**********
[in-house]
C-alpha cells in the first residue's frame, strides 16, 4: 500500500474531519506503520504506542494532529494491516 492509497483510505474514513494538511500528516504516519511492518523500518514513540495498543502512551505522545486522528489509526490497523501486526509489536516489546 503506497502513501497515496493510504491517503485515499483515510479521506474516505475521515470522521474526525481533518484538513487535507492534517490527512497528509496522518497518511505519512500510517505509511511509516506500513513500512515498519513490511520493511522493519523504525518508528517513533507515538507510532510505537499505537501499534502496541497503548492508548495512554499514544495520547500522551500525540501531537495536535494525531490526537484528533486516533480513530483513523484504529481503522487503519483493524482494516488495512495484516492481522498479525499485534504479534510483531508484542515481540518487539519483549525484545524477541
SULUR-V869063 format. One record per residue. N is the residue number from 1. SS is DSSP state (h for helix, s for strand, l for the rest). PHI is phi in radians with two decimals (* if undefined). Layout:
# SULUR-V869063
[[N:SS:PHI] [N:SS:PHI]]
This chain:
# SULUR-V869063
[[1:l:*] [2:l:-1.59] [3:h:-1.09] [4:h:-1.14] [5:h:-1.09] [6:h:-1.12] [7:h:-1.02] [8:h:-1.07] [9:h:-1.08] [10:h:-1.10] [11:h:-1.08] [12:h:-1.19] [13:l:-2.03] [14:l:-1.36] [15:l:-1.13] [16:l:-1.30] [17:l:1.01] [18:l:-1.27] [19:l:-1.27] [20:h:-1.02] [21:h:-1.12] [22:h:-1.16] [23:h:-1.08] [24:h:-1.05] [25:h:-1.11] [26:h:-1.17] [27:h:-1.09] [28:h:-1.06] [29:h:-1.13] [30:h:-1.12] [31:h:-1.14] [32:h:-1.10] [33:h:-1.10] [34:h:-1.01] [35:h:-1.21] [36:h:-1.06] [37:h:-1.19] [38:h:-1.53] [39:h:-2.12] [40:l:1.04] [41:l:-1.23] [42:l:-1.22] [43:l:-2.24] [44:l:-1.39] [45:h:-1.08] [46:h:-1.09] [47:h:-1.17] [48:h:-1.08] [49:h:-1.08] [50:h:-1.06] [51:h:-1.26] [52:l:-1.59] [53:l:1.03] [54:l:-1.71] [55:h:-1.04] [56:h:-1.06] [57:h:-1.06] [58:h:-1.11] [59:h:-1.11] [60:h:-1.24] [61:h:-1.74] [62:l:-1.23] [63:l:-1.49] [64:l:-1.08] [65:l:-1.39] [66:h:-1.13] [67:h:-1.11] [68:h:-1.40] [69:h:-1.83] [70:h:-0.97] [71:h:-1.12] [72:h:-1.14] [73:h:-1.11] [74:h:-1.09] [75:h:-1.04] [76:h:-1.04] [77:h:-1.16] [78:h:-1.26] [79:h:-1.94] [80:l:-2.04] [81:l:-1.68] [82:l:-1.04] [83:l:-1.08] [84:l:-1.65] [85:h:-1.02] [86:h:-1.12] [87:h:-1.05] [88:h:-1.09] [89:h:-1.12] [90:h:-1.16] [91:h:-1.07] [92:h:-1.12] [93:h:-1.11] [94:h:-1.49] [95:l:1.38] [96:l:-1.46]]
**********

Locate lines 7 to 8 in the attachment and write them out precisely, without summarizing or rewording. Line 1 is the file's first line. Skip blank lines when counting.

# SULUR-V869063
[[1:l:*] [2:l:-1.59] [3:h:-1.09] [4:h:-1.14] [5:h:-1.09] [6:h:-1.12] [7:h:-1.02] [8:h:-1.07] [9:h:-1.08] [10:h:-1.10] [11:h:-1.08] [12:h:-1.19] [13:l:-2.03] [14:l:-1.36] [15:l:-1.13] [16:l:-1.30] [17:l:1.01] [18:l:-1.27] [19:l:-1.27] [20:h:-1.02] [21:h:-1.12] [22:h:-1.16] [23:h:-1.08] [24:h:-1.05] [25:h:-1.11] [26:h:-1.17] [27:h:-1.09] [28:h:-1.06] [29:h:-1.13] [30:h:-1.12] [31:h:-1.14] [32:h:-1.10] [33:h:-1.10] [34:h:-1.01] [35:h:-1.21] [36:h:-1.06] [37:h:-1.19] [38:h:-1.53] [39:h:-2.12] [40:l:1.04] [41:l:-1.23] [42:l:-1.22] [43:l:-2.24] [44:l:-1.39] [45:h:-1.08] [46:h:-1.09] [47:h:-1.17] [48:h:-1.08] [49:h:-1.08] [50:h:-1.06] [51:h:-1.26] [52:l:-1.59] [53:l:1.03] [54:l:-1.71] [55:h:-1.04] [56:h:-1.06] [57:h:-1.06] [58:h:-1.11] [59:h:-1.11] [60:h:-1.24] [61:h:-1.74] [62:l:-1.23] [63:l:-1.49] [64:l:-1.08] [65:l:-1.39] [66:h:-1.13] [67:h:-1.11] [68:h:-1.40] [69:h:-1.83] [70:h:-0.97] [71:h:-1.12] [72:h:-1.14] [73:h:-1.11] [74:h:-1.09] [75:h:-1.04] [76:h:-1.04] [77:h:-1.16] [78:h:-1.26] [79:h:-1.94] [80:l:-2.04] [81:l:-1.68] [82:l:-1.04] [83:l:-1.08] [84:l:-1.65] [85:h:-1.02] [86:h:-1.12] [87:h:-1.05] [88:h:-1.09] [89:h:-1.12] [90:h:-1.16] [91:h:-1.07] [92:h:-1.12] [93:h:-1.11] [94:h:-1.49] [95:l:1.38] [96:l:-1.46]]